February 13, 2023

Sustainability of Cotton

Back News

As the world becomes increasingly aware of the need for sustainability, the fashion industry is under pressure to find more sustainable materials. Cotton is one of the most popular materials used in fashion (25 million tons a year), but it has a significant environmental footprint. We’ll deeply dive into cotton’s sustainability and explore what needs to be done to make it more sustainable.


Cotton is a natural fiber derived from the cotton plant, which belongs to the mallow family of plants. It is one of the oldest known fibers and has been used to create fabrics for thousands of years. Unfortunately, most cotton is grown with pesticides and synthetic fertilizers, which can negatively impact air quality, soil fertility, and water resources.


The water footprint of cotton?


The water footprint of cotton is a significant factor in determining its sustainability. Cotton requires large amounts of water for cultivation, and 2,500–5,000 liters of fresh water are needed to produce just one kilogram of cotton fiber. This is because cotton plants have an extensive root system that needs more water than other crops, such as corn and wheat. For example, The overuse of water for cotton farming in the Aral Sea region has caused many serious issues, including reduced water supply and agricultural productivity, soil erosion, environmental degradation, and health risks. This has had a detrimental effect on the local environment and communities in the area. Additionally, large-scale cotton farming can negatively impact water resources as pesticides, and synthetic fertilizers are often used in production.


Pesticides and herbicides used on cotton crops


Pesticides and herbicides are often used on cotton crops to protect them from pests, insects, and weeds. While these chemicals can effectively keep plants safe from harm, they can also have a severe environmental impact. For example, certain types of pesticides and herbicides can lead to runoff into nearby bodies of water, carrying toxins that can harm wildlife and the environment. Additionally, some of these chemicals can be toxic to the soil and organisms that inhabit it. As such, organic farming is becoming more popular for cotton production as it eliminates the need for potentially hazardous chemicals.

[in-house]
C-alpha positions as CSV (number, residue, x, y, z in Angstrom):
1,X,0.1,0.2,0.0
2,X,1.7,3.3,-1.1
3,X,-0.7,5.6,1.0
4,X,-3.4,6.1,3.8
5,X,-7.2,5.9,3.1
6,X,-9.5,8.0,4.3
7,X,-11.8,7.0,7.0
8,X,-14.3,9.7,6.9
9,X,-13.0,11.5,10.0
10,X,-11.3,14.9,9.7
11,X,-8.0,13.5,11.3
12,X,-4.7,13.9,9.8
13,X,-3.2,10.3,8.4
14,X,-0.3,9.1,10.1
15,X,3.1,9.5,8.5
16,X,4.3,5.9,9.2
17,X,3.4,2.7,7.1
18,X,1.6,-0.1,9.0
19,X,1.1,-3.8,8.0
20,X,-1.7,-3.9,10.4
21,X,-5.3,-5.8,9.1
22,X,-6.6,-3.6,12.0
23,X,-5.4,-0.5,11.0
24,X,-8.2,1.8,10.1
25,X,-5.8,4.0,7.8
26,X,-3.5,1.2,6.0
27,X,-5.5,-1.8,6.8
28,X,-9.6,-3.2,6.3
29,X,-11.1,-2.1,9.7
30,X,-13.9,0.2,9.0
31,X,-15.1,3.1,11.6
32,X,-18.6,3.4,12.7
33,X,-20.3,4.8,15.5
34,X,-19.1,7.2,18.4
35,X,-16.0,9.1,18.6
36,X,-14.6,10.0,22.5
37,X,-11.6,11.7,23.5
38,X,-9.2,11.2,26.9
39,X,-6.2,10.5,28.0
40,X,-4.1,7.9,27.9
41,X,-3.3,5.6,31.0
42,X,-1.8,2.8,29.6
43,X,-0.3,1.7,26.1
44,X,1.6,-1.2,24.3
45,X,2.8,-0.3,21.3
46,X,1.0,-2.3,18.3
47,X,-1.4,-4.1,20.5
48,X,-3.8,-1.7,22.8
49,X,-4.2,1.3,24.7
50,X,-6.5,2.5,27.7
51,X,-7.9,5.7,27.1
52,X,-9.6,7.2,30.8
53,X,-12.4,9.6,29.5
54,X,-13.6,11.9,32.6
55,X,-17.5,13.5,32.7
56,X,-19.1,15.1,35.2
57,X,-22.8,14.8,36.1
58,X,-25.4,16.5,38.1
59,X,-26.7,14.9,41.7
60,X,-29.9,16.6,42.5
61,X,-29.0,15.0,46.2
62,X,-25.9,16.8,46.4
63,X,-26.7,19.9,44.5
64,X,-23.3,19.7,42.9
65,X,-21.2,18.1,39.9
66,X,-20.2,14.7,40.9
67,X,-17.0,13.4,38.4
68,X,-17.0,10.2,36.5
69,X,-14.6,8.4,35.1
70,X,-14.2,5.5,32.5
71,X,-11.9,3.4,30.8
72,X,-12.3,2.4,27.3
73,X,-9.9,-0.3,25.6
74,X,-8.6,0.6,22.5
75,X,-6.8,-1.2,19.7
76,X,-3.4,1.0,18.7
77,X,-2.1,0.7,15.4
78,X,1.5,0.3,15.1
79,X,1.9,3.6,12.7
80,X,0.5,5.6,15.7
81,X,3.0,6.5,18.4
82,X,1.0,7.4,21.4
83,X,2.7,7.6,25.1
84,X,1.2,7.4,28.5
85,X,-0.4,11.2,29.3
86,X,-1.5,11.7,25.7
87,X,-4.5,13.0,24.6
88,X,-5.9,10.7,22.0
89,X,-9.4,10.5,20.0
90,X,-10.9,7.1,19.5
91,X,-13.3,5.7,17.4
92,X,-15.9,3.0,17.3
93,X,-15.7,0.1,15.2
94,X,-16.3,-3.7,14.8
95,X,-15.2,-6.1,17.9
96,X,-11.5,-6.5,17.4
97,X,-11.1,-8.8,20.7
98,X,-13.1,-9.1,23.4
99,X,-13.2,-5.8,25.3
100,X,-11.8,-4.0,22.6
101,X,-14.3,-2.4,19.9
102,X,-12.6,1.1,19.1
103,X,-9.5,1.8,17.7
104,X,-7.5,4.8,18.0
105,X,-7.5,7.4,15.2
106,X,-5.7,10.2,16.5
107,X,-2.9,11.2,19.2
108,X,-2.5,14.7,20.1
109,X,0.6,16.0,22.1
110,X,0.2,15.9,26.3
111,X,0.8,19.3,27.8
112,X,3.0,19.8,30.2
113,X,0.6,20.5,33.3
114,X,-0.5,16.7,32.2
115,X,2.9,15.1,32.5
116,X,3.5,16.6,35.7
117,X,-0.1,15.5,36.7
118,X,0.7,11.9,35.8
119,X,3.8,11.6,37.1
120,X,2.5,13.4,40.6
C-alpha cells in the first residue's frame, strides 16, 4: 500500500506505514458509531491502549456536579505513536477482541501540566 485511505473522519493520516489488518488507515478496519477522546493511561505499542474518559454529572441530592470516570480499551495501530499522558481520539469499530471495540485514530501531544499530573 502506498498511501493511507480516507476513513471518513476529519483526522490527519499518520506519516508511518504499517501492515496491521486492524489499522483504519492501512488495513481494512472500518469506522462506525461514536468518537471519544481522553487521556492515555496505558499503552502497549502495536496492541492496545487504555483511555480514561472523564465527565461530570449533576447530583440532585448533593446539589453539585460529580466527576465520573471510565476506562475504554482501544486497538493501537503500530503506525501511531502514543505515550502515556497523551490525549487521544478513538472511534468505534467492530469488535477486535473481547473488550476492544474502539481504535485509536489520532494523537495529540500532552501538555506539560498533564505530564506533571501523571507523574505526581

Genetically modified cotton


Genetically modified cotton is a powerful agricultural tool with multiple benefits. It offers increased pest and disease resistance, improved yields of up to 25%, reduced environmental impact from fewer chemicals released into the environment, healthier food products due to its use in oil, meal, and flour substitutes for unhealthy fats and cholesterol as well as lowered production costs through less crop loss. However, genetically modified (GM) crops come with some potential risks, including the transfer of genetic material to other plant species within an area and the possibility of increased risk of developing allergies or health problems from eating GM products. Additionally, foreign genes introduced into organisms can lead to unexpected changes that are difficult to predict and monitor — a situation further complicated when pollen contamination leads to non-GM varieties in neighboring fields also becoming genetically altered. Unfortunately, there is still much unknown about any long-term effects caused by consuming GM food items or exposure to environmental contact. Moreover, the agribusiness industry’s adoption of GMO plants is set to dramatically change the landscape, creating a major divide in how food crops are produced. As legal discussions around antitrust laws continue and opposition mounts, this could be just the start of an immense power shift that may ultimately override existing agriculture regulations.


How can cotton become sustainable?


If cotton plants were to be made sustainable, it would revolutionize the field of textiles and apparel. We could finally move away from conventional cotton farming practices that rely so heavily on pesticides and water that they poison our environment. Instead, we could turn to organic farming techniques to maintain a correct balance of elements in the soil necessary for strong and healthy cotton plants. This would save scarce resources like water by allowing us to rotate crops instead of constantly straining one piece of land with excessive drainage. Furthermore, aligning closely with ecological ethics, this shift towards sustainability could give us access to more fair-trade methods and ethically sourced materials at scale — allowing businesses better control over their supply chains and helping them guarantee their customer’s ethical production.


Though it is often billed as “natural,” growing cotton has a significant environmental impact. From the enormous amount of water required to produce a single season’s worth of cotton to the large land footprints and heavy use of pesticides, there is much about conventional cotton that is anything but sustainable. But all hope is not lost! There are ways that we can make changes at every level of the production process to ensure that our clothing does not come at such a high cost to the environment.

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